7 More First World Problems of a Traveller
Sequels are rarely as good as the original, so on that note I present to you the follow up to a post I did a while back about the trivial problems travellers face. Will it be as good as the original? Was the original even good to start with? Have I run out of ideas? Only the brutal and unforgiving public can answer those questions, so I’ll try not to worry about it.
Water doesn’t stay cold in hot countries
Picture this: You buy a 1.5 litre bottle of water, drink some of it before going to bed (it tastes good, it’s cold) and then you’re stuck with about a litre of warm water when you wake up in the morning. Warm water never tastes good, but even though water is extremely cheap in Asia (and many hot, humid areas of the world) I can never bring myself to waste it.
It’s hard to find good syrup
Pancakes are the classic traveller’s breakfast – the “Banana Pancake Trail” says it all really, but the pancakes being sold to hungry travellers often come up short, and it’s all down to the syrup. Sometimes you won’t even get syrup (I’ve ordered quite a few pineapple pancakes only to find out I had to pay extra to make them eatable). The syrup really does make the pancake – I’ve even heard of some people carrying their own from town to town and I’m starting to think it’s not a bad idea.
Mangoes aren’t always in season
Mangoes are almost the perfect fruit, although their sole weakness is a big one – they aren’t always in season. I was recently in Nepal, and even though mango shakes and lassies were advertised at most restaurants, my enquires about whether I could have one were always denied. It’s a bit of a tease having them on the menu; from now on if a fruit isn’t in season they should erase/cover any trace of it on the menus and advertisements.
Mosquito nets are hard to set up
I’ve had some really annoying mosquito nets over the years – the worst was in a small town in Flores, Indonesia (Moni). I tried for about 15 minutes, but I was either really bad at figuring out nets or it was just too small for the bed. I’ve had nets that have taken me a while to set up, and as soon as I was comfortable in bed I realised I needed some water or something, meaning I had to undo all my good work. A lot of Mosquito nets have holes in them as well, meaning they can’t even do their core job properly.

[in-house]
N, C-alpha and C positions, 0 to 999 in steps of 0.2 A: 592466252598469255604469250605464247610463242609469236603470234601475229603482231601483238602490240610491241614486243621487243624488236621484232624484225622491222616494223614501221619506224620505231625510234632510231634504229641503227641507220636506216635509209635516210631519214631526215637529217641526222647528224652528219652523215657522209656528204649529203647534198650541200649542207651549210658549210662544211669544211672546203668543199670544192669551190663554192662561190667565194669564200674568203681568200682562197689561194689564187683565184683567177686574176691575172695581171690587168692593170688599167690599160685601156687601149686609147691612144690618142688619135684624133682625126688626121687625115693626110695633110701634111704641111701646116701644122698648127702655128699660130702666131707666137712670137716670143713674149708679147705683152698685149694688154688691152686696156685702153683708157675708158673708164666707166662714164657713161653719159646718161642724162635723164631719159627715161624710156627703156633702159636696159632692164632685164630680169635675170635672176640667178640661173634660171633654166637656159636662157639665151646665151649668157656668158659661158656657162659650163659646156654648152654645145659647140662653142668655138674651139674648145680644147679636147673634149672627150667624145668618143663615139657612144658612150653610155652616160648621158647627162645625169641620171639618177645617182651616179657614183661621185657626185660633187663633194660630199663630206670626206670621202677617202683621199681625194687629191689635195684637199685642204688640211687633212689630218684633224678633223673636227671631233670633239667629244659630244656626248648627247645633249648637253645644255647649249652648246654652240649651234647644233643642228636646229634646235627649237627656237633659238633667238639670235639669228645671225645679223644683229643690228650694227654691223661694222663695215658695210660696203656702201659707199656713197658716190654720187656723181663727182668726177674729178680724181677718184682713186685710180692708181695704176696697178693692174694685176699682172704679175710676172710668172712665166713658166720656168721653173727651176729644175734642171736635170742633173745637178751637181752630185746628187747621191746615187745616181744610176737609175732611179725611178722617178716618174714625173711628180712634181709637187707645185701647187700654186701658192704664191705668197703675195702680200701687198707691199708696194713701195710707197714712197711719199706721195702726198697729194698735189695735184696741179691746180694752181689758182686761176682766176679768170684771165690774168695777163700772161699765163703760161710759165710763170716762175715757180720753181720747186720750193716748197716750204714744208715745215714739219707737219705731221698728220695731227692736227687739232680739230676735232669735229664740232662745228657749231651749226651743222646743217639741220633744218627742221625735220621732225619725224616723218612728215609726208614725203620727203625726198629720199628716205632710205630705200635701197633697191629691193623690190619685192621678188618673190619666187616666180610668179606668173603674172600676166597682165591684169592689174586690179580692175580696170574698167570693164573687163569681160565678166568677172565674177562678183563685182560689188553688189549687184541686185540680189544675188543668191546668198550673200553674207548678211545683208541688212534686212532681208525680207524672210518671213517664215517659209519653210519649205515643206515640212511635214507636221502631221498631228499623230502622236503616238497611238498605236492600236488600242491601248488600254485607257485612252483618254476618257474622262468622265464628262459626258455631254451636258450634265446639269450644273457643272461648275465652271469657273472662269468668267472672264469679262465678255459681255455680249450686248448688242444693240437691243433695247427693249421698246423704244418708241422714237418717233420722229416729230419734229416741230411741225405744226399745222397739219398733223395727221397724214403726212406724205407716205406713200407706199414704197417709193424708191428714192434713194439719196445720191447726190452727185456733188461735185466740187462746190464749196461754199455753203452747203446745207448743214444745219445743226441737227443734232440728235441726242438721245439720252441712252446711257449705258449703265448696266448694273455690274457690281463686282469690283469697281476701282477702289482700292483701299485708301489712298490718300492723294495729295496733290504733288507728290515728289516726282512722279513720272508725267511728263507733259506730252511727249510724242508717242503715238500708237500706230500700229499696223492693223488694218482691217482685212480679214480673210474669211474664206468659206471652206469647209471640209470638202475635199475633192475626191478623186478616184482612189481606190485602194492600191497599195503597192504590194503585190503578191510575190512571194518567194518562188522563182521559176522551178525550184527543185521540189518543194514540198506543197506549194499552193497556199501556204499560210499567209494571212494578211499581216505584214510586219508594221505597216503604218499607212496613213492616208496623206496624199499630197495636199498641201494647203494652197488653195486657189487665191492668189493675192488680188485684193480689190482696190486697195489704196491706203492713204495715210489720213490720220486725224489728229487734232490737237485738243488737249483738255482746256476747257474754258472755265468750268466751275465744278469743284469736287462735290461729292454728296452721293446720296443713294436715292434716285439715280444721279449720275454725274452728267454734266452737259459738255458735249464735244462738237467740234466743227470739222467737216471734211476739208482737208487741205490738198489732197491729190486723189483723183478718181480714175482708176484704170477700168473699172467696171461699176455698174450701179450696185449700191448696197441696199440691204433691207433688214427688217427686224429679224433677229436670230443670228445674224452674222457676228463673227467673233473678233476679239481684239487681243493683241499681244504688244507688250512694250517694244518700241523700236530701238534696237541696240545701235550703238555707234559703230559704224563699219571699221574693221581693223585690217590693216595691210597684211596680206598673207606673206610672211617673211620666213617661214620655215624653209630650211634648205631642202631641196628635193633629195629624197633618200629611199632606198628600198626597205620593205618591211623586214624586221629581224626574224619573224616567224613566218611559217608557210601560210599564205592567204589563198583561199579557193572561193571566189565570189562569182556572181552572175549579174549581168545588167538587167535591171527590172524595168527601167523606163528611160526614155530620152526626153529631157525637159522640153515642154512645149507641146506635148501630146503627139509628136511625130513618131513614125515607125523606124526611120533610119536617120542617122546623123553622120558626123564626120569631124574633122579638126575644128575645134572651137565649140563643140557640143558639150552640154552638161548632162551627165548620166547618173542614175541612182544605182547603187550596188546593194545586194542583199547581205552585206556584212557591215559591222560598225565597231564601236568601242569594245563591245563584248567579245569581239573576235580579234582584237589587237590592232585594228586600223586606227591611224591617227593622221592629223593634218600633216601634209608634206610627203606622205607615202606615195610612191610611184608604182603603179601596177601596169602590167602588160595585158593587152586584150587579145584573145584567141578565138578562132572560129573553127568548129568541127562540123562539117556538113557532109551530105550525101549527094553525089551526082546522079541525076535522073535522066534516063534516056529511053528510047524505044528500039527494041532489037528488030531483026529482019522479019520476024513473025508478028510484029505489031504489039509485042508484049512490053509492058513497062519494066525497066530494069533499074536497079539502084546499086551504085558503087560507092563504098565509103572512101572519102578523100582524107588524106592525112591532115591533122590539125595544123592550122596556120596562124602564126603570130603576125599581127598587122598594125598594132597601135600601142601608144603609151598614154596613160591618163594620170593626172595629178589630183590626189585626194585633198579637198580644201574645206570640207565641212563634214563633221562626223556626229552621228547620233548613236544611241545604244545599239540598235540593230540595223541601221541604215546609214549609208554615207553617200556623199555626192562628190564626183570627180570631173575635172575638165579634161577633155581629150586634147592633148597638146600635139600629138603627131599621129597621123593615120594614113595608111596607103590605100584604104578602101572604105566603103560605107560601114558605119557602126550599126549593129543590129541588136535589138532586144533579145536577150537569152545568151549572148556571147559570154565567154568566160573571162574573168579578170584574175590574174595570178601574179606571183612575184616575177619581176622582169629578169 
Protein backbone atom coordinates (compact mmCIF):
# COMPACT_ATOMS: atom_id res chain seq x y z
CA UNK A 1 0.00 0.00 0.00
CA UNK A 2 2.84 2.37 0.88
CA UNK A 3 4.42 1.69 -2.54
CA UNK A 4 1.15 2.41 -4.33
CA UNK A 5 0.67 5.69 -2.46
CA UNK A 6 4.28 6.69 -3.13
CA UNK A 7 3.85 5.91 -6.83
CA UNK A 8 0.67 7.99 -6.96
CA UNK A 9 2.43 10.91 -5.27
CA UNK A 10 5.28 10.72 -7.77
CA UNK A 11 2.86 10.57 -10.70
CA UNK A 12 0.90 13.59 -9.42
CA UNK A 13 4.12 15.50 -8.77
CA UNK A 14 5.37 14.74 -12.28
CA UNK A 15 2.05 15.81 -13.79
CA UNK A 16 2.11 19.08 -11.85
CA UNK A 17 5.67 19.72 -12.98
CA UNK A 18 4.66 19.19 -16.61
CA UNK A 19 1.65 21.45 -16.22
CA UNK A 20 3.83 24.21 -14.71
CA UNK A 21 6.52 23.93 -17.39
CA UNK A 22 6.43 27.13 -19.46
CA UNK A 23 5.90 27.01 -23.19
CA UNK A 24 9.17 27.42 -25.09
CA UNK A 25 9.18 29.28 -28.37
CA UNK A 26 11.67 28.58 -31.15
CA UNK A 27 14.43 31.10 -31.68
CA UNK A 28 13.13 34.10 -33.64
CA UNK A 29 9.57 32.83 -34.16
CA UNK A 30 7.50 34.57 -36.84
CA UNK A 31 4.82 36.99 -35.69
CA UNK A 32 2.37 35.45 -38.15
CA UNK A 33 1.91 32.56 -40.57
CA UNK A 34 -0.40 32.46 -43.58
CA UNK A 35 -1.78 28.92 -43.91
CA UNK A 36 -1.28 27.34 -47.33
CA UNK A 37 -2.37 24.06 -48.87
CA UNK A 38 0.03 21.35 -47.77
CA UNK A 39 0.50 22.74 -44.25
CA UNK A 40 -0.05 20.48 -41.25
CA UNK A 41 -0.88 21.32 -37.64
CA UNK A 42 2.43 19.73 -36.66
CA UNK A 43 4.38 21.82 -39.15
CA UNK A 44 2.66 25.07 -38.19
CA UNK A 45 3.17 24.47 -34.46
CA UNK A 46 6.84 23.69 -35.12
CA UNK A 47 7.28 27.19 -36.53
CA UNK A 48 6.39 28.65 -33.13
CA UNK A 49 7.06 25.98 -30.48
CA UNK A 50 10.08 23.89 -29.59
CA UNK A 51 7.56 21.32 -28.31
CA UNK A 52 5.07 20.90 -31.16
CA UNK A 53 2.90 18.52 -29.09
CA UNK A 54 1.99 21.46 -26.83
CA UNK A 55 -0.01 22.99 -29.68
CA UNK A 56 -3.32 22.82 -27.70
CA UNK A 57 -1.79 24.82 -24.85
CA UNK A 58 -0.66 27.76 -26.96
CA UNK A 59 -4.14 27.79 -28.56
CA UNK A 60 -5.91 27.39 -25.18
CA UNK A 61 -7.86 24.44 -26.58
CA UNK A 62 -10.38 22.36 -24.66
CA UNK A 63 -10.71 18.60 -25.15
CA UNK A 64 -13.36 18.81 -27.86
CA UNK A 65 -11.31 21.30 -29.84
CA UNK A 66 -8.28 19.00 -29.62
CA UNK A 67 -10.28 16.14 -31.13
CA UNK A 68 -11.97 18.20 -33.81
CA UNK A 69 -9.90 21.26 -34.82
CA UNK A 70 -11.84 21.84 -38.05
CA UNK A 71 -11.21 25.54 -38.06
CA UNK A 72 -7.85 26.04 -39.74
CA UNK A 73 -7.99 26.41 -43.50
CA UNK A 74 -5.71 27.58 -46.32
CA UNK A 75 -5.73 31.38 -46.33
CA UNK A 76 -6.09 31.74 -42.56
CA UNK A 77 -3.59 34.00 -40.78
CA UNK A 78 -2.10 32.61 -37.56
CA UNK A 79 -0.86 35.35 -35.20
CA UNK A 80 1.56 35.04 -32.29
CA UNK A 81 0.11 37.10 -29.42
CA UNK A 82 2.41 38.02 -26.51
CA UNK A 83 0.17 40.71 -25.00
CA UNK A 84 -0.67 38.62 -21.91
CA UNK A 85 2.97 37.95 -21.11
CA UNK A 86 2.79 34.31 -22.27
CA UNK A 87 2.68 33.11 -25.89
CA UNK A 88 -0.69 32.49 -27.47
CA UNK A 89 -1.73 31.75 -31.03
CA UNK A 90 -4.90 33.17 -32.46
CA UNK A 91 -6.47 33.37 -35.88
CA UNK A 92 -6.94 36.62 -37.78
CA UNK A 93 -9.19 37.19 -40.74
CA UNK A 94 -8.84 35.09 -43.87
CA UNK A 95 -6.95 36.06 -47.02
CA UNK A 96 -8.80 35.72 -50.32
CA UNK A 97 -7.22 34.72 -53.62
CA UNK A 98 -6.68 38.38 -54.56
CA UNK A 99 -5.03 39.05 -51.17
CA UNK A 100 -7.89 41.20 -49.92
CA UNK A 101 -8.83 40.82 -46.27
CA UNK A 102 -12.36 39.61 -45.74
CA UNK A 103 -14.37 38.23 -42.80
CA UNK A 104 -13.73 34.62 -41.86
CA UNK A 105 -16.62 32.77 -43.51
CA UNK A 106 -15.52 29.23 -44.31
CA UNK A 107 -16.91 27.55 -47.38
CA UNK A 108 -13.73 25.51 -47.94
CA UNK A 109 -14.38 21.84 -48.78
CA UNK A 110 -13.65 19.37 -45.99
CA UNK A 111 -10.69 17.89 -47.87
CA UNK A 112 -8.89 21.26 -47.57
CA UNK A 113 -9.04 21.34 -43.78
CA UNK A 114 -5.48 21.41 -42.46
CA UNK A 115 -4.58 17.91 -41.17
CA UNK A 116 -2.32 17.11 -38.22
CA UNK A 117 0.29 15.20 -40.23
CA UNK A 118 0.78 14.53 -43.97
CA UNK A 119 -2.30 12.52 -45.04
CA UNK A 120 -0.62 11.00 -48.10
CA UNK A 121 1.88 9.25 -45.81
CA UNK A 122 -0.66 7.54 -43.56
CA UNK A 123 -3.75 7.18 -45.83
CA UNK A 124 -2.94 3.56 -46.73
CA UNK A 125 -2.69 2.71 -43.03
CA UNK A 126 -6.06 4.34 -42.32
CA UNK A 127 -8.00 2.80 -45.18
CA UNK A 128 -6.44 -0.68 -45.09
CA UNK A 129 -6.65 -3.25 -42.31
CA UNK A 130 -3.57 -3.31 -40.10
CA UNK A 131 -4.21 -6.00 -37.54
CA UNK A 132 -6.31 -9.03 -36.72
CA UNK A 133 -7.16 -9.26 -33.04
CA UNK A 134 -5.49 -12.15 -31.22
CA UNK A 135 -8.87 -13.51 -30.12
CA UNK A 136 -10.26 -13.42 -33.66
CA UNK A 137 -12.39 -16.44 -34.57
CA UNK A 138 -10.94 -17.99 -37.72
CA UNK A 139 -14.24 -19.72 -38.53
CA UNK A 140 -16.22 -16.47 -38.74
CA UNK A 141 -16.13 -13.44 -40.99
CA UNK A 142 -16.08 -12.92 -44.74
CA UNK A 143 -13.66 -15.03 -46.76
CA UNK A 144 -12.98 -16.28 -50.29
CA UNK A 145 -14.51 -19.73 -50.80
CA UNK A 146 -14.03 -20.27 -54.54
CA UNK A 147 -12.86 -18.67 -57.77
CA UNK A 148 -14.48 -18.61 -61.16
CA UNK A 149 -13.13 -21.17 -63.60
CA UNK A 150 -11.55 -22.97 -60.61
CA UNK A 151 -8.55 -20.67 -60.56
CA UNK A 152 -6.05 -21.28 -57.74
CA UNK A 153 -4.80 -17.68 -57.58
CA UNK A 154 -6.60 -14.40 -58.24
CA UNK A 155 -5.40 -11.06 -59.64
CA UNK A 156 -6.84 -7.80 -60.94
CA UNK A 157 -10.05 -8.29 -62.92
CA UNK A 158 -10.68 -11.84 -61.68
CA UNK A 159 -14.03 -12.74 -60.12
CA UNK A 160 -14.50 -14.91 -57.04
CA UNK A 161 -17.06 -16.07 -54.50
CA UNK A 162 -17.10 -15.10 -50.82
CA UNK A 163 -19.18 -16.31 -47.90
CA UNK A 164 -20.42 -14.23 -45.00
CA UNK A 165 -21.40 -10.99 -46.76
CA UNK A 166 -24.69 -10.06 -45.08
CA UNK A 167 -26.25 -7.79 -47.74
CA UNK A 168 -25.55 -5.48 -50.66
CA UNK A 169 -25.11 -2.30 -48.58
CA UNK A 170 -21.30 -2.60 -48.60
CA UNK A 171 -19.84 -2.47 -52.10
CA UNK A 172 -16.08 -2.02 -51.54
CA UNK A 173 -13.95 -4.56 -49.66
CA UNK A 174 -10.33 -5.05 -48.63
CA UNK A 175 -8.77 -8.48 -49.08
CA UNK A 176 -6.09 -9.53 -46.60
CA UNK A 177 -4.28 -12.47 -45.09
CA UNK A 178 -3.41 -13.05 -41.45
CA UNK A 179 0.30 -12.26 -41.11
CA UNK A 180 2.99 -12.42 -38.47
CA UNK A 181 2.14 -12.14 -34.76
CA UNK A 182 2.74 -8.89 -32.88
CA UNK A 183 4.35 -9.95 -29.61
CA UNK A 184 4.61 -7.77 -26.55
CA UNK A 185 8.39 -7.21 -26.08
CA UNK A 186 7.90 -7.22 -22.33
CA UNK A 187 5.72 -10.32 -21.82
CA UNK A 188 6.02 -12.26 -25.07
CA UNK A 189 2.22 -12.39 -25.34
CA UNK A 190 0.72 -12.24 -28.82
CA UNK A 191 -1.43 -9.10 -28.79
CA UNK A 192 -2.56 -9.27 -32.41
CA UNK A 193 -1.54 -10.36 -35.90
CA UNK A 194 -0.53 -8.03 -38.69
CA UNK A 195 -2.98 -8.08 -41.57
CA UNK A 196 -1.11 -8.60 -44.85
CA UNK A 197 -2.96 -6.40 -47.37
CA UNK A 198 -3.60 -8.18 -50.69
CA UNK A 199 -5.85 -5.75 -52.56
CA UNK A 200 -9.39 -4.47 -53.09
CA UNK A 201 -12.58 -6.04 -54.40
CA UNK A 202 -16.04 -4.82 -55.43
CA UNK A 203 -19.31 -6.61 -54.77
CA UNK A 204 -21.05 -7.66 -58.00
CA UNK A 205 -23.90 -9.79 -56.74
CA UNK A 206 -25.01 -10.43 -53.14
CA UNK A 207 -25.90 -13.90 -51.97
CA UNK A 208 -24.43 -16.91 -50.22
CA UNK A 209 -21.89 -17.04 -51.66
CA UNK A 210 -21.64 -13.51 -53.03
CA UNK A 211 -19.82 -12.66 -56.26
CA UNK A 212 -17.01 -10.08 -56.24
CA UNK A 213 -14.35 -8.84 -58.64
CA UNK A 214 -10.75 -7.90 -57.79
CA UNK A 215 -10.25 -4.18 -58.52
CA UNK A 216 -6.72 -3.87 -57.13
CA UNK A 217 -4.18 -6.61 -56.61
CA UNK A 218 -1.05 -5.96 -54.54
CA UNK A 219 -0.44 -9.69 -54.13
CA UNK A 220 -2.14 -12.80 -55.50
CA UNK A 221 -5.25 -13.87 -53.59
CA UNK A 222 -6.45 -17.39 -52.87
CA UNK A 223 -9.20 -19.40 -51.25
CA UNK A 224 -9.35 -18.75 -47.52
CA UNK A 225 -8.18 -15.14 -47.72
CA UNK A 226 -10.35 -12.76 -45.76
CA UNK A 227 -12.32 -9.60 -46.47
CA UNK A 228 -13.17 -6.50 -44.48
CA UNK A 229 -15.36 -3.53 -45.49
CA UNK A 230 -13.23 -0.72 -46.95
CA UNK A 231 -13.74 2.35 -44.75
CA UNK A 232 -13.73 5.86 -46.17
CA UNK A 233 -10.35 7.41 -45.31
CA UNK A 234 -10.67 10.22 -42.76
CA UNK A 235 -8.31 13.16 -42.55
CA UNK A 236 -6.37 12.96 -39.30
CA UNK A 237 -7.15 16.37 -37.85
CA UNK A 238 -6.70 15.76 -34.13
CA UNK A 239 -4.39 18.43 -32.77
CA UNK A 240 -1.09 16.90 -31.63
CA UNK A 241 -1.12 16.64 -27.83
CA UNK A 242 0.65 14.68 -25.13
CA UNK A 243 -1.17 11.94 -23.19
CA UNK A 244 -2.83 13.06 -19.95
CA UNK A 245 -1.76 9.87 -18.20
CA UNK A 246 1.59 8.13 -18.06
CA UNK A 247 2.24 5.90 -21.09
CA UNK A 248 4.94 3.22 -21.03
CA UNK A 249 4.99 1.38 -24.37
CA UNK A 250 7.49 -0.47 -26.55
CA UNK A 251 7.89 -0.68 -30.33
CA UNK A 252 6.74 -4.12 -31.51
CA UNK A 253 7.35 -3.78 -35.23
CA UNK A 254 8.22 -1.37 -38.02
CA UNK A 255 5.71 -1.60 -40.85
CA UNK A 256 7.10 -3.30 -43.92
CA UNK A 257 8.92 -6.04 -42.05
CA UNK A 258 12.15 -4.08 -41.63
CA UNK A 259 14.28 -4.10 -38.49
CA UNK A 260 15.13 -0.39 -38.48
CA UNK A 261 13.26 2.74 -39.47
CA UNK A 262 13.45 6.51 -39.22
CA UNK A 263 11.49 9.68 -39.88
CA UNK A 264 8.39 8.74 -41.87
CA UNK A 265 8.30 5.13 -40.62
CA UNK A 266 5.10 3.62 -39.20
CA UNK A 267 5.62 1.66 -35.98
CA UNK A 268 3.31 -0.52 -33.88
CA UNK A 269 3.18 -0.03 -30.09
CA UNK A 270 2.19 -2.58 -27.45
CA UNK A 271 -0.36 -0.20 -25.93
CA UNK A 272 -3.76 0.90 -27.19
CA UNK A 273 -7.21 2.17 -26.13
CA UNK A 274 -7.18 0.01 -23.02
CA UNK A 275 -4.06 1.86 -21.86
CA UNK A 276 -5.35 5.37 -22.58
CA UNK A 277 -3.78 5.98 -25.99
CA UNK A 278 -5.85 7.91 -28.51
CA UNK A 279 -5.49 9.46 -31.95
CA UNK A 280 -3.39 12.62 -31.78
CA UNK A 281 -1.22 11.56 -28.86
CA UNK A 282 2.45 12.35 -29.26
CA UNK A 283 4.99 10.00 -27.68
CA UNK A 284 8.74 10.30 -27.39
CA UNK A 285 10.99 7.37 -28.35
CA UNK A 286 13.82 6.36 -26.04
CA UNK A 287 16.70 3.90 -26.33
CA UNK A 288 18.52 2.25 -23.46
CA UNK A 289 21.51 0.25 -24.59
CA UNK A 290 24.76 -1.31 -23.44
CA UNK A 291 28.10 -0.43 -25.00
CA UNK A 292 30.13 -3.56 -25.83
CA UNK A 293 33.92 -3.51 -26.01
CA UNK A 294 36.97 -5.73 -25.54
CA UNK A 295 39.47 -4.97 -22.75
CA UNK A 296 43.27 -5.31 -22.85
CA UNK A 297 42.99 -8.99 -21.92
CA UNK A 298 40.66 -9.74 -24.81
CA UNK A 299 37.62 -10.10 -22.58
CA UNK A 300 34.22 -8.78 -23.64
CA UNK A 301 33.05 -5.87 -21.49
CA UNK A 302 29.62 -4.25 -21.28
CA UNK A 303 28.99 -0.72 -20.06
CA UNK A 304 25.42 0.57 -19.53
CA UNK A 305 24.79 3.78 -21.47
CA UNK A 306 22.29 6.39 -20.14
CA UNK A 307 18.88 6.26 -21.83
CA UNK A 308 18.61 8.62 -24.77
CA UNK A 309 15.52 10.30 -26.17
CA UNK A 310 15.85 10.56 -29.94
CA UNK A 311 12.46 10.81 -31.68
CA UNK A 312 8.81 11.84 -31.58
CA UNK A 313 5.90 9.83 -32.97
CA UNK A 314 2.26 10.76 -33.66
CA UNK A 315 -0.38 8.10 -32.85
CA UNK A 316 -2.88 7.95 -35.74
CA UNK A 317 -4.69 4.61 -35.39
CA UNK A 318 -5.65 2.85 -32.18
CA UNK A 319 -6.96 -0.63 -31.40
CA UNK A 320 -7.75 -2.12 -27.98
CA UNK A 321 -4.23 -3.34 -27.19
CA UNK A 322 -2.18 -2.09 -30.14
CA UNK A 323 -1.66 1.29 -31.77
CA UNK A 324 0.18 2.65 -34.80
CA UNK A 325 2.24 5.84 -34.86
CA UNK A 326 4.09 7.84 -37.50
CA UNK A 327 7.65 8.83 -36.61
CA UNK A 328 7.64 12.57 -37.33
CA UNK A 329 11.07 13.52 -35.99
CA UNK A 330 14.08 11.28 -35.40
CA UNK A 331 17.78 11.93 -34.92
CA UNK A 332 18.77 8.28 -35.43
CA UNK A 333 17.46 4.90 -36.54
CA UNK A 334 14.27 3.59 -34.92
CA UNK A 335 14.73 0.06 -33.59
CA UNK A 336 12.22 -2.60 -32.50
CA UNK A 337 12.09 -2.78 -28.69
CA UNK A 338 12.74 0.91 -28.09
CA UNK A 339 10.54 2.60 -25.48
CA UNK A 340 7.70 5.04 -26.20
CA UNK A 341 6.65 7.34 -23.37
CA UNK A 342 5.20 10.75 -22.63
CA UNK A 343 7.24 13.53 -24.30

Lurking (or absent) waiters
If you’re the only westerner in a small town then chances are your presence will be of interest to the general public. It’s ok, but waiters really should be more professional. I’ve had some just stand there and stare at me for the entire duration of my meal (I tried to talk to them but they spoke no English). I had 2 waiters do it to me in Singapore – I don’t even think they blinked. Absent waiters can be just as bad – it’s almost impossible to order food or get the bill sometimes. I’ll give you a tip… try and sit reasonably close to the action, because if you sit on the outskirts of the restaurant waiters will often forget about you (and all of that food you ordered).
Scarce power outlets
Like it or not, electronic gadgets have become indispensible for most travellers. A large number of cheap guesthouses haven’t moved with the times and only offer a single power outlet, or worse yet, none at all. Some people travel with multi plug adapters, which is a pretty good idea if you can afford the space in your bag.
Bus stations and airports are often well out of town
This is a great way to make that seemingly cheap airfare or bus ticket a lot more expensive. Airports I can understand – planes are pretty big and seem to need a lot of room, but having a bus station out of town makes no sense. It happens a lot in Asia; I’m guessing the bus companies have some dodgy deals going with the taxi/tuk tuk drivers to drop unsuspecting tourists miles from their intended destination, and desperately in need of a ride.
Do any of these annoy you? Can you think of any more first world problems of a traveller? Let me know!
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